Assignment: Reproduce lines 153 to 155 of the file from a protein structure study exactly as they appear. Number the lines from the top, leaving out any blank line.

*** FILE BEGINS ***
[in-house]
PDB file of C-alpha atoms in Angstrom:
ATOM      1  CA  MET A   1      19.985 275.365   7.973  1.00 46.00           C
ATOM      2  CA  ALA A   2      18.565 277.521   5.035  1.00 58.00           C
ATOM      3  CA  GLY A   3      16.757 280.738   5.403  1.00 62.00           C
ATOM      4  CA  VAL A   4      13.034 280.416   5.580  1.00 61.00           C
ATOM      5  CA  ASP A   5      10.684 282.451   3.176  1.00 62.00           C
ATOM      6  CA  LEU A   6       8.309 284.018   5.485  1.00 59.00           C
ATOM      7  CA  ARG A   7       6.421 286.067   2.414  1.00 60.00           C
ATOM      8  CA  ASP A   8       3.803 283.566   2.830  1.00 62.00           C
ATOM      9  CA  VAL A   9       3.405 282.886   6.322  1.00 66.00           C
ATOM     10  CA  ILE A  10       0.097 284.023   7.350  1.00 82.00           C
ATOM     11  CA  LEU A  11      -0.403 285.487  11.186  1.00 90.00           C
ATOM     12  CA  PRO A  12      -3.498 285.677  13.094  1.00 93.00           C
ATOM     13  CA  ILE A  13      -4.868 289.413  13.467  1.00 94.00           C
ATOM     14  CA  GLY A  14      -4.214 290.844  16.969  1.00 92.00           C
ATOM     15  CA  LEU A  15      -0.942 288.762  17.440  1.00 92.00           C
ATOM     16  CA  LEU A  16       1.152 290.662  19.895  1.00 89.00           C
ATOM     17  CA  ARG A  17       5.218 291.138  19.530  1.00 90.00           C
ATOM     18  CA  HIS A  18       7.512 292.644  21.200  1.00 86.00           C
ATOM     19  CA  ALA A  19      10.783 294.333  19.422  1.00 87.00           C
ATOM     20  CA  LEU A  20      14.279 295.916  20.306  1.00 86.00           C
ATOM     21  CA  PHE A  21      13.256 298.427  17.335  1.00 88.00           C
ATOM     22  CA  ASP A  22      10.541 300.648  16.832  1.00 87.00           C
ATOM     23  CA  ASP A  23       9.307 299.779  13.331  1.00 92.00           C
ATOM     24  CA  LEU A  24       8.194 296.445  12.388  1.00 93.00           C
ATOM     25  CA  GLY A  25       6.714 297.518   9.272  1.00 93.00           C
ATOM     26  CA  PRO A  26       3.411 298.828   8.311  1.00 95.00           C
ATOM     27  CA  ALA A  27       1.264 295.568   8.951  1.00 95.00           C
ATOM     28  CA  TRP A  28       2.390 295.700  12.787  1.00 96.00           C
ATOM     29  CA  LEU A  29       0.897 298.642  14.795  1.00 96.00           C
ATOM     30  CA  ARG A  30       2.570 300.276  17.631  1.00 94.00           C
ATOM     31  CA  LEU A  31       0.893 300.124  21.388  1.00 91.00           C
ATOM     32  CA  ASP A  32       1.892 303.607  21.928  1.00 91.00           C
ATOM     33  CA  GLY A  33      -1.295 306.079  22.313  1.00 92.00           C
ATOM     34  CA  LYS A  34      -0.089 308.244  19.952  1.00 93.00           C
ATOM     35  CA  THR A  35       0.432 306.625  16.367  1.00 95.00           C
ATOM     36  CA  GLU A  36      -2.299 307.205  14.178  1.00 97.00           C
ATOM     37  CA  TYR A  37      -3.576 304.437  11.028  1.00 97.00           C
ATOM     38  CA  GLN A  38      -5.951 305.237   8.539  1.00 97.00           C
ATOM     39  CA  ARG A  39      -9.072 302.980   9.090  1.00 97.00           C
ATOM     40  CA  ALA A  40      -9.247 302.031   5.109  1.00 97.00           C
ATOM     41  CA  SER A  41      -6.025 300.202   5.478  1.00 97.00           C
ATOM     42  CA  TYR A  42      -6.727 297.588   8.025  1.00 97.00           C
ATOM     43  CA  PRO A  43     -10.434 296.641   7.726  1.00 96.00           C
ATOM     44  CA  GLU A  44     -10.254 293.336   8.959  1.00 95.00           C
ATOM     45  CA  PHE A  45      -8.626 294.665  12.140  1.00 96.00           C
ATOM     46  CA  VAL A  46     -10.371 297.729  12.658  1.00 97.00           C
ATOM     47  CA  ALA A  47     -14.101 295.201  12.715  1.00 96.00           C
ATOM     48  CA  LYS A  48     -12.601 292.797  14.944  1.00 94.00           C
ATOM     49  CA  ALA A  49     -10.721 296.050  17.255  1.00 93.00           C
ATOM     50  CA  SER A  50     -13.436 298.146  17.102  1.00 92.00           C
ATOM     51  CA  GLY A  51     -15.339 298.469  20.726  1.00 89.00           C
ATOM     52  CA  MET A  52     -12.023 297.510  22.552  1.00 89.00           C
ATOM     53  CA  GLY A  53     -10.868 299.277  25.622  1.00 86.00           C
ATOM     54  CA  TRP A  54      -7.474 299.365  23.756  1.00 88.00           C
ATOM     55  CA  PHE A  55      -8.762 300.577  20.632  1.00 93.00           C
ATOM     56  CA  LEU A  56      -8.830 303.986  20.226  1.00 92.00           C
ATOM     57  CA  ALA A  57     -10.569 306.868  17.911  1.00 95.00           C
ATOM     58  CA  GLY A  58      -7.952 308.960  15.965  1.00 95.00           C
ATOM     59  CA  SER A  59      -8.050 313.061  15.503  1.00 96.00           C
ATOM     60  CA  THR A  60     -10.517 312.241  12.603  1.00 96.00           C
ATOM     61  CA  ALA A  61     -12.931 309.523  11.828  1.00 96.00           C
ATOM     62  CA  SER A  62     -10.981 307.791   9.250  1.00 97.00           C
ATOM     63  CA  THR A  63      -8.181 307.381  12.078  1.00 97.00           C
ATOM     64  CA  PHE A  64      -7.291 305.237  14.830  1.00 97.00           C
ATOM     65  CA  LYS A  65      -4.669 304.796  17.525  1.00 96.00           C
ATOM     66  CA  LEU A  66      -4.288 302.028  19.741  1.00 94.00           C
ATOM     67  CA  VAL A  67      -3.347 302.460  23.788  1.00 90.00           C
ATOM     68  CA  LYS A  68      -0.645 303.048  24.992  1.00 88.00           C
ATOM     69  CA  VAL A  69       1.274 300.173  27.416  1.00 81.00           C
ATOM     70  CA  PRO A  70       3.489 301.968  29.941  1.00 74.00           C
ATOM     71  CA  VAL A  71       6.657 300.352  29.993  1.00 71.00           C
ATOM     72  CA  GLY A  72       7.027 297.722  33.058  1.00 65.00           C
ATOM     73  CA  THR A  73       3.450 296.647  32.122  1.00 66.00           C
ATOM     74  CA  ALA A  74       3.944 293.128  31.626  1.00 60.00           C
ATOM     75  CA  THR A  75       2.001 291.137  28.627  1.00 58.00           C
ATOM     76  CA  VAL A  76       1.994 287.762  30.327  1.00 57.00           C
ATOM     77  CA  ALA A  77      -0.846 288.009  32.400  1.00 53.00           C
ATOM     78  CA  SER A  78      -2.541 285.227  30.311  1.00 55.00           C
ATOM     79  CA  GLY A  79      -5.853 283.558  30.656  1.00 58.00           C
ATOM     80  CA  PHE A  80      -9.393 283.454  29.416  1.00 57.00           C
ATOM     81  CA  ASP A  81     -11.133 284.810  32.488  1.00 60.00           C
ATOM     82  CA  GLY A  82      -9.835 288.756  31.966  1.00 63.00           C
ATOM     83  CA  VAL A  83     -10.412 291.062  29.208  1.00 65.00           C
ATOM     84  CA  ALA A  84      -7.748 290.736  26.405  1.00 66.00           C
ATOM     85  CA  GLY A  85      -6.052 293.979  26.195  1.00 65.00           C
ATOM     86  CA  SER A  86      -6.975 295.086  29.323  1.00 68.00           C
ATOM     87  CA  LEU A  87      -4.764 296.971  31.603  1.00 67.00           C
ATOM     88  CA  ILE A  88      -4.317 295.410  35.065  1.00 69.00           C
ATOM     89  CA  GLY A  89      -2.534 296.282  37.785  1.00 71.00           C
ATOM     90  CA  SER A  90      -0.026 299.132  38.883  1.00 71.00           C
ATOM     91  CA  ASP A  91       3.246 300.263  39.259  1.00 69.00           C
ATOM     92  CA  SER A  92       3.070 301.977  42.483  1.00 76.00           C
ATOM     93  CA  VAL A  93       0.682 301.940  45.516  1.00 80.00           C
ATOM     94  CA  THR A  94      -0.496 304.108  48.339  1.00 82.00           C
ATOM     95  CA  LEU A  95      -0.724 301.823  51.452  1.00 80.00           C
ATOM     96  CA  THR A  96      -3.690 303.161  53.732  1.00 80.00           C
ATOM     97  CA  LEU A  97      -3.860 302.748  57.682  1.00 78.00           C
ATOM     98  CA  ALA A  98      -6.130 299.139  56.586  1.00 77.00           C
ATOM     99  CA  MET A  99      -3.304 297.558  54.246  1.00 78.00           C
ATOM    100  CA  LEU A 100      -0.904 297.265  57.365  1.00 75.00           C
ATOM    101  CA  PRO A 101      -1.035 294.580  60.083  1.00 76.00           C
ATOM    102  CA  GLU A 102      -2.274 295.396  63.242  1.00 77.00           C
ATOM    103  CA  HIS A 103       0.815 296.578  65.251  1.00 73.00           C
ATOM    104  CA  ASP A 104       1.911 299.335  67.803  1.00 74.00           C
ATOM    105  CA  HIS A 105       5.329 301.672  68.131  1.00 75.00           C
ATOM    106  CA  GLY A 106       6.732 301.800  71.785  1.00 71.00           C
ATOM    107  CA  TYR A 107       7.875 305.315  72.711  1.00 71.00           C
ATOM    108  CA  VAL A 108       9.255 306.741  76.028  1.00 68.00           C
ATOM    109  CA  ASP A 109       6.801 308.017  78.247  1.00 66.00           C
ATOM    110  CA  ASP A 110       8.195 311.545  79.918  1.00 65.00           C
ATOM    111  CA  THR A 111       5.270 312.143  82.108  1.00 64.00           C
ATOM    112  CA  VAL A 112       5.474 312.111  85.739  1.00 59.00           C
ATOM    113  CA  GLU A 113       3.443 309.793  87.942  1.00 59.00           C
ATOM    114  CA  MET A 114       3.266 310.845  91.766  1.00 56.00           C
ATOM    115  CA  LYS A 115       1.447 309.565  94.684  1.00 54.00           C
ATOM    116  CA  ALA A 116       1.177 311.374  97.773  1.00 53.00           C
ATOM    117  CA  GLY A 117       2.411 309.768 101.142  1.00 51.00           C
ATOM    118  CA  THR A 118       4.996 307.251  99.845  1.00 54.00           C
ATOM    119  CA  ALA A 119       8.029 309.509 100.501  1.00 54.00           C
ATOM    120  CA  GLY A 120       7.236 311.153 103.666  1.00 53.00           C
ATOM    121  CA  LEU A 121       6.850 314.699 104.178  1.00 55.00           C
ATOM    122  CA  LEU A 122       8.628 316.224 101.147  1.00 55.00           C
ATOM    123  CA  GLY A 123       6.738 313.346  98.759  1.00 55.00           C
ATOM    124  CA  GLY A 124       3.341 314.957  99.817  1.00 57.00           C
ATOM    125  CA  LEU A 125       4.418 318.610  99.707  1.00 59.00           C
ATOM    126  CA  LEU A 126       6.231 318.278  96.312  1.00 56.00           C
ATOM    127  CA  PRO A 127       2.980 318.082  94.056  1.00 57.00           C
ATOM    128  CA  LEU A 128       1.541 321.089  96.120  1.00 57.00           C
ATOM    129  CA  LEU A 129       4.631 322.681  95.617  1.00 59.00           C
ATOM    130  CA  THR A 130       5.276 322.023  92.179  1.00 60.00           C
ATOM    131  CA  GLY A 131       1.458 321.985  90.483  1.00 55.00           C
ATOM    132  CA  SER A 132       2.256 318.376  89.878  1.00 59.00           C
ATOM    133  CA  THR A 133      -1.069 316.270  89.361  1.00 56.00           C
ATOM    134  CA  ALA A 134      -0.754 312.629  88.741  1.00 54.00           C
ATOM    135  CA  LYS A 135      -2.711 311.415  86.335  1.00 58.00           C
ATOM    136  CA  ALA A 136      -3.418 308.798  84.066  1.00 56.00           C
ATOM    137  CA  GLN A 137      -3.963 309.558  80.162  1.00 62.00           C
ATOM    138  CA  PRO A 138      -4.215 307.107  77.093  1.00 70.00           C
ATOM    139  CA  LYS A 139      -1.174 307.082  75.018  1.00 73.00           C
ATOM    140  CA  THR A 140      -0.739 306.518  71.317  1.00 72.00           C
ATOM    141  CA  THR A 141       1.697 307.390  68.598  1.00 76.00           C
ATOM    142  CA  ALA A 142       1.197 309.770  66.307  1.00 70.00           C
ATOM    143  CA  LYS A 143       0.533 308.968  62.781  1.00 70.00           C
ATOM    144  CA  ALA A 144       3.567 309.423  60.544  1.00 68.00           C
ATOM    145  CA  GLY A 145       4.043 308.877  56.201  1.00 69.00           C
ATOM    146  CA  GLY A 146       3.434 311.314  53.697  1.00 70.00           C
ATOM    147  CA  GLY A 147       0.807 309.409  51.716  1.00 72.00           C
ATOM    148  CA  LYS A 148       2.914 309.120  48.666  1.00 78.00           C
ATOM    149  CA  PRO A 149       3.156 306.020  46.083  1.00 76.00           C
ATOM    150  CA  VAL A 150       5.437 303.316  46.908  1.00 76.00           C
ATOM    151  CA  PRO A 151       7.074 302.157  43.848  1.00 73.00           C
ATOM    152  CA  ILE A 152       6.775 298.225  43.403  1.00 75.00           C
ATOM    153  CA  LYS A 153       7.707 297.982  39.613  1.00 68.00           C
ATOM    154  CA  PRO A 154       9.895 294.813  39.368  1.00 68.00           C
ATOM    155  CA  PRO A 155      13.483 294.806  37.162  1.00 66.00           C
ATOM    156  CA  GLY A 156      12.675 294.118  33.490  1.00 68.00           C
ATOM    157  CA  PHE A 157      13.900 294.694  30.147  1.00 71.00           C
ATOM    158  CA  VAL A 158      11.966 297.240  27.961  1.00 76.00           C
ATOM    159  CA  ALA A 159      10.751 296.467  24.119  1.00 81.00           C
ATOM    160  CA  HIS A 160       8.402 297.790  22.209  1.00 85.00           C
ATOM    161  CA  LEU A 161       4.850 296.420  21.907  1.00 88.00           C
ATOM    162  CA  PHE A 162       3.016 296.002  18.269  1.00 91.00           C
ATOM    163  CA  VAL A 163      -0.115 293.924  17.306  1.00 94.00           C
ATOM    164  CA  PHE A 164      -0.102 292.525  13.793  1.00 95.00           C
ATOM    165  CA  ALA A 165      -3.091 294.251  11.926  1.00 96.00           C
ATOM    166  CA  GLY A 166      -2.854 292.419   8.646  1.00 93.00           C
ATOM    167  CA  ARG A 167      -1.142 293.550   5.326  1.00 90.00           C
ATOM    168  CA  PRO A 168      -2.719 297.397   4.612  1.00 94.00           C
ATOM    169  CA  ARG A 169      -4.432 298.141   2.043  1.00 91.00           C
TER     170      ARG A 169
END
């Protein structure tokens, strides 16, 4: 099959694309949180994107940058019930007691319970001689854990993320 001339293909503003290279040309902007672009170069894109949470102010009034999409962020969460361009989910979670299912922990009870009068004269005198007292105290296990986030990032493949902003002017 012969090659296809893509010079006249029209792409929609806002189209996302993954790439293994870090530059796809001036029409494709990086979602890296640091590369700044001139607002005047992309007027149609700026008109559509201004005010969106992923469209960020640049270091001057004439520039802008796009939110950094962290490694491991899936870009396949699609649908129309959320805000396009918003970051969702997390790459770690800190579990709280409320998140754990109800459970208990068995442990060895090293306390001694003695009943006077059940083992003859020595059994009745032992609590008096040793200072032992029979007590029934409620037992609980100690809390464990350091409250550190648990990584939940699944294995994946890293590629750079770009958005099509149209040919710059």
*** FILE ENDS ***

ATOM    151  CA  PRO A 151       7.074 302.157  43.848  1.00 73.00           C
ATOM    152  CA  ILE A 152       6.775 298.225  43.403  1.00 75.00           C
ATOM    153  CA  LYS A 153       7.707 297.982  39.613  1.00 68.00           C